Aftermath of the East Troublesome Fire on the east side of U.S. 34 south of Grand Lake in October 2020. (Thomas Cooper for Colorado Newsline)
WASHINGTON — President Joe Biden said Tuesday he will host a meeting next week of Western governors, Cabinet members and Federal Emergency Management Agency officials “to prepare for heat, drought and wildfires in the West.”
Biden at a White House FEMA briefing also sharply criticized the low salaries paid to federal wildland firefighters.
“There’s an old expression: God made man. Then he made a few firefighters. They have a higher incidence of severe injuries than police officers do. They are incredibly, incredibly brave at what they do. … And I just realized — I didn’t realize this, I admit — that federal firefighters get paid 13 dollars an hour,” Biden said.
“That’s gonna end in my administration,” he said, banging the table for emphasis, according to a pool report. “That’s a ridiculously low salary to pay federal firefighters.”
According to a U.S. Forest Service fact sheet about becoming a federal wildland firefighter, salaries vary but range from about $26,150 at an entry level to $49,765 annually.
Biden made the remarks even as fires already are erupting across the parched West. In Colorado, a plume of smoke from the Sylvan Fire, first reported Sunday, was visible across much of the surrounding region on Tuesday, Colorado Newsline reported.
In Arizona, Gov. Doug Ducey has signed off on $100 million in emergency funding after wildfires ravaged rural Arizona this month, the Arizona Mirror said.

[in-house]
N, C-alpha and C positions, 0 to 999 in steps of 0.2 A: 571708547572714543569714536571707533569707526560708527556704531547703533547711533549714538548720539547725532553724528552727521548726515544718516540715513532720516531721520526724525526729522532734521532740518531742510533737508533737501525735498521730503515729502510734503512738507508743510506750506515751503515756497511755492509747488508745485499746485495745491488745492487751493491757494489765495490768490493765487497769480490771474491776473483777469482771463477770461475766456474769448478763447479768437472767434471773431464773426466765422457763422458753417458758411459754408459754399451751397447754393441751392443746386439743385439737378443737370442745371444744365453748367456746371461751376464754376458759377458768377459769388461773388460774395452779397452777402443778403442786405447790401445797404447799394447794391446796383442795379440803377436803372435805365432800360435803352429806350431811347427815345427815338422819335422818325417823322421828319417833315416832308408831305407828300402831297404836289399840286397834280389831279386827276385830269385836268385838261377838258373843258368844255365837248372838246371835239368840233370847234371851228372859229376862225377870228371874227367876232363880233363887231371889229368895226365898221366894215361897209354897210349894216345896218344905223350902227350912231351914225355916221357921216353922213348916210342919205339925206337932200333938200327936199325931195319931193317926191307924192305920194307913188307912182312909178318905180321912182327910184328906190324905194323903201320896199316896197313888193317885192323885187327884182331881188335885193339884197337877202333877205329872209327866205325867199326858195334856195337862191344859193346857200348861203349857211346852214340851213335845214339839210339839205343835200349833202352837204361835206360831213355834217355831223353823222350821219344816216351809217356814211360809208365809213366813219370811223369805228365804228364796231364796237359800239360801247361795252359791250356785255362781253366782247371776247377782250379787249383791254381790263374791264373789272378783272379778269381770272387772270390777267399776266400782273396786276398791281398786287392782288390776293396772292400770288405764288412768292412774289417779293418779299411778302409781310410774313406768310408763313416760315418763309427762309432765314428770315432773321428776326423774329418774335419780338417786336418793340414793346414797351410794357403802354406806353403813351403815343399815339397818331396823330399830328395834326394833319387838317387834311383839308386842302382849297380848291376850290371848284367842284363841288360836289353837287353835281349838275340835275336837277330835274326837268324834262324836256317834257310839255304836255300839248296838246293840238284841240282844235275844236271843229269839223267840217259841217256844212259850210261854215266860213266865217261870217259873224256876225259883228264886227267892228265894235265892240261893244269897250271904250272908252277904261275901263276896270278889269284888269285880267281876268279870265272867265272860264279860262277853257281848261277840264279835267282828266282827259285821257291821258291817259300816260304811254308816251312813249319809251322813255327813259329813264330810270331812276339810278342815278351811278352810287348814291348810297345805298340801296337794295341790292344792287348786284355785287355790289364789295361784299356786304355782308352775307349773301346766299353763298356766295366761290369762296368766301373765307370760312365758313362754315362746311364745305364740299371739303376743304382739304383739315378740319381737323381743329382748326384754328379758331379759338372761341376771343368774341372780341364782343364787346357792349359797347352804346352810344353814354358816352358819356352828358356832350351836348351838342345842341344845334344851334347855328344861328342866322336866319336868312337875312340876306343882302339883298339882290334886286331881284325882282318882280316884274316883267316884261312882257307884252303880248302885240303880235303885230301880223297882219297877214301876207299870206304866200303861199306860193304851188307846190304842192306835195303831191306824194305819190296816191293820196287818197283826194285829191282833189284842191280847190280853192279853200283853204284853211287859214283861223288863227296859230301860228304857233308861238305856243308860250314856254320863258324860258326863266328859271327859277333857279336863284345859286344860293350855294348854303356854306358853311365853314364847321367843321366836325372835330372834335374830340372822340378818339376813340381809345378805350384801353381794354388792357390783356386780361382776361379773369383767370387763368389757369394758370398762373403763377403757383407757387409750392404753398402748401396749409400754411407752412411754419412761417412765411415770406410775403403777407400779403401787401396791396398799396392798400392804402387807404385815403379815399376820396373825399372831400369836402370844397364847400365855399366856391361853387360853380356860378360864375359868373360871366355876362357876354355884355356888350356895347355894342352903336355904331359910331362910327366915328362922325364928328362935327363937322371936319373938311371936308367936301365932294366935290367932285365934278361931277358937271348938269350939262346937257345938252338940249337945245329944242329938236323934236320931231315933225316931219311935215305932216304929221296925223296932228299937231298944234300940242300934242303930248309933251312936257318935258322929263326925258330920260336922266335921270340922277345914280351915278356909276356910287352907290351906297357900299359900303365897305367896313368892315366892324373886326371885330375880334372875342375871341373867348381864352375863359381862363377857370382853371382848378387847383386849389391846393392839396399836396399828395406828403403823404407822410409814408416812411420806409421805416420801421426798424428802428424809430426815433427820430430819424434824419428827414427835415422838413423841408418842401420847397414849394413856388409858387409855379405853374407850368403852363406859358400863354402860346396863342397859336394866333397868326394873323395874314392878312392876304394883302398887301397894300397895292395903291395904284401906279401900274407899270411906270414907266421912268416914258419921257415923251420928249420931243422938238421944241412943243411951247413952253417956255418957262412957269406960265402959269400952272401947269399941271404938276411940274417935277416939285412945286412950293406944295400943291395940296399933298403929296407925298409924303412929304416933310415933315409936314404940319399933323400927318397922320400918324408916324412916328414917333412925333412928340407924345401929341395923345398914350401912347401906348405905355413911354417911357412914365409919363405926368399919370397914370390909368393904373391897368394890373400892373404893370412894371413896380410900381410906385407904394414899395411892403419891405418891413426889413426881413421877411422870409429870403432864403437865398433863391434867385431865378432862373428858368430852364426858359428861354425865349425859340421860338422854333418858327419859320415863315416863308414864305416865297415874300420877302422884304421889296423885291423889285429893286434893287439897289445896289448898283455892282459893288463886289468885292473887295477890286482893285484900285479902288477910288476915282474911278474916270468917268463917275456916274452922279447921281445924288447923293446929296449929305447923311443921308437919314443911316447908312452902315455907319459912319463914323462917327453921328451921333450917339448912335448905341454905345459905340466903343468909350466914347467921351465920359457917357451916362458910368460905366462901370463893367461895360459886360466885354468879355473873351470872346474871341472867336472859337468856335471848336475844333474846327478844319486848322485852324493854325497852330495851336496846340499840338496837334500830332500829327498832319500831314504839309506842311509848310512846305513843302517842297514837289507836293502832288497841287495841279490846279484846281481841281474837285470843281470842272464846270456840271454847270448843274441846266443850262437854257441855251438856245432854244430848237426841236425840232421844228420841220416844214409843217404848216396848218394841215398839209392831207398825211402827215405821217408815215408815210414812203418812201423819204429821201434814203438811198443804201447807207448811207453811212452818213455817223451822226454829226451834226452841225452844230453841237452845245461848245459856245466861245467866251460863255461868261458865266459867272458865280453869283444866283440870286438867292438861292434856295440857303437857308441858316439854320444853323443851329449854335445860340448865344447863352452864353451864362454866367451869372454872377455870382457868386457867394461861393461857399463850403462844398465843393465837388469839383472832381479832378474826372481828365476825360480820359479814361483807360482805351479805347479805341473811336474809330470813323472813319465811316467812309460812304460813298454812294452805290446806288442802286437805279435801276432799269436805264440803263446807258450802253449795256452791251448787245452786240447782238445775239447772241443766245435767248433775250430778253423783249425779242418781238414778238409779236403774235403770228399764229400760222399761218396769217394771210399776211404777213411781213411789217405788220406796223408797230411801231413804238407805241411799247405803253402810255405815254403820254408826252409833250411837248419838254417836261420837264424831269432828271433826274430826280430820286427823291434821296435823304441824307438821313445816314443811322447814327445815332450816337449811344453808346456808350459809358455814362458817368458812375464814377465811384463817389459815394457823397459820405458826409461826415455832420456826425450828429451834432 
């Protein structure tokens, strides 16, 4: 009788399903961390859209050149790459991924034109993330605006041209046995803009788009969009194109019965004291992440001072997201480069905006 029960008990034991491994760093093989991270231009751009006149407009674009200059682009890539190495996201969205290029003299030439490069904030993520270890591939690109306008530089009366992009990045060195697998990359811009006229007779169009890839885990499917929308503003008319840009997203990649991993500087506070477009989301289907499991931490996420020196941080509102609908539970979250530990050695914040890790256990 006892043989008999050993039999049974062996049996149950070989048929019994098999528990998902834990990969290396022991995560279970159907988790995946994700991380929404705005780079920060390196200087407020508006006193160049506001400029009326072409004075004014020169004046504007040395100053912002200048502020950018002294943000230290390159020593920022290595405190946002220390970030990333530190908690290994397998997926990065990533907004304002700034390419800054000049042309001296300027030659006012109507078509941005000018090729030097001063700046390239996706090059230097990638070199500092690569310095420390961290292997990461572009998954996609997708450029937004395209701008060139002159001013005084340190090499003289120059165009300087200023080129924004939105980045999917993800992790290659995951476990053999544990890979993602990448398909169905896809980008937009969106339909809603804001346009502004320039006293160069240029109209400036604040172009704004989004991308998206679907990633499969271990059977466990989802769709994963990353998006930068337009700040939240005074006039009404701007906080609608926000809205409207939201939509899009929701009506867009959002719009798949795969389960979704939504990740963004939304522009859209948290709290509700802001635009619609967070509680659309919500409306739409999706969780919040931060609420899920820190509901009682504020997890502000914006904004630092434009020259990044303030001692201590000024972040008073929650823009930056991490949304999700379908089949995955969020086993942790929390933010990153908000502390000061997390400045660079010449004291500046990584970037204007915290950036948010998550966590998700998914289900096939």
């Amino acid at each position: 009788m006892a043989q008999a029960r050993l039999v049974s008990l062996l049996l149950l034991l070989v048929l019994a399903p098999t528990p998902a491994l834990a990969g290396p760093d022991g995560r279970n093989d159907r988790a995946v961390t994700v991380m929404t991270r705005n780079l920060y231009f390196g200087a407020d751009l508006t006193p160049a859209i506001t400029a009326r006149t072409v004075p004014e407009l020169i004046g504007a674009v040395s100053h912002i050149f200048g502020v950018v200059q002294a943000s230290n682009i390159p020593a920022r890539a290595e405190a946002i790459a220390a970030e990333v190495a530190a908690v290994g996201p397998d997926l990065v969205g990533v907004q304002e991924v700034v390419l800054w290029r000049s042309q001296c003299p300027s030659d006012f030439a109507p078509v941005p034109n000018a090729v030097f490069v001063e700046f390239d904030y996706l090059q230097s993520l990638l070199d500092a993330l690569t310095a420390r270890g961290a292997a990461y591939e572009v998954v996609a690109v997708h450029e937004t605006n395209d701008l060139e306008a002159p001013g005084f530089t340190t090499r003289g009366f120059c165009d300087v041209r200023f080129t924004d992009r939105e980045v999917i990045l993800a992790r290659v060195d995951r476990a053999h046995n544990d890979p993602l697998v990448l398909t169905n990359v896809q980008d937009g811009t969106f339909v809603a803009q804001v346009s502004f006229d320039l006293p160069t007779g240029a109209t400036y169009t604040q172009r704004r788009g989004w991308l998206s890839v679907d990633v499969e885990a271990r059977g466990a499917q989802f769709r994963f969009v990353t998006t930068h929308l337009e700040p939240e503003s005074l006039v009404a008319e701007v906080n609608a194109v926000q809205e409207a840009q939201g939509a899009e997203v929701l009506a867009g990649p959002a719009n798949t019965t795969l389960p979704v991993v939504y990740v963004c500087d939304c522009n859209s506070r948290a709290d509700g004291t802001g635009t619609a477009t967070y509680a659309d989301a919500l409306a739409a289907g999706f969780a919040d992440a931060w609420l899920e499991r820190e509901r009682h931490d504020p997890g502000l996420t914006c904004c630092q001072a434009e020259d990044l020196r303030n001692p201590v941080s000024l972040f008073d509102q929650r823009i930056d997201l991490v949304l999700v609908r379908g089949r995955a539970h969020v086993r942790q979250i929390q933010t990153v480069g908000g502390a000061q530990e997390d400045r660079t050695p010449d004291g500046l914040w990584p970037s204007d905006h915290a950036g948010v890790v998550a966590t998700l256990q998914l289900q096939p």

In Montana, the Robertson Draw Fire and other blazes already are kicking off what could be a devastating fire season, the Daily Montanan reported.
“The last few days we’ve seen droughts and wildfire in the West,” Biden said, according to the pool report. “We’ve seen tornadoes in Illinois, flooding in the South and Mid-Atlantic. Extreme weather doesn’t confine itself, as you all know, to state lines. These crises require pro-active federal response. It’s just not just the states.”
Biden at the event was flanked by FEMA Administrator Deanne Criswell and Homeland Security Adviser and Deputy National Security Adviser Elizabeth Sherwood-Randall, the pool report said.
“We’re going to bring every resource to bear to be prepared, to respond and to help people recover,” Biden said. “It’s a big challenge, and we’re making sure FEMA and other front-line agencies have what they need to continue getting the job done. And I insist on being ready for whatever comes our way. That’s what this is all about.”
He added: “The drought in the West is just astounding. … Fires have already started. Flooding. So, we’re in for a tough season but I think we’ve got to be prepared, (have) every resource available.”
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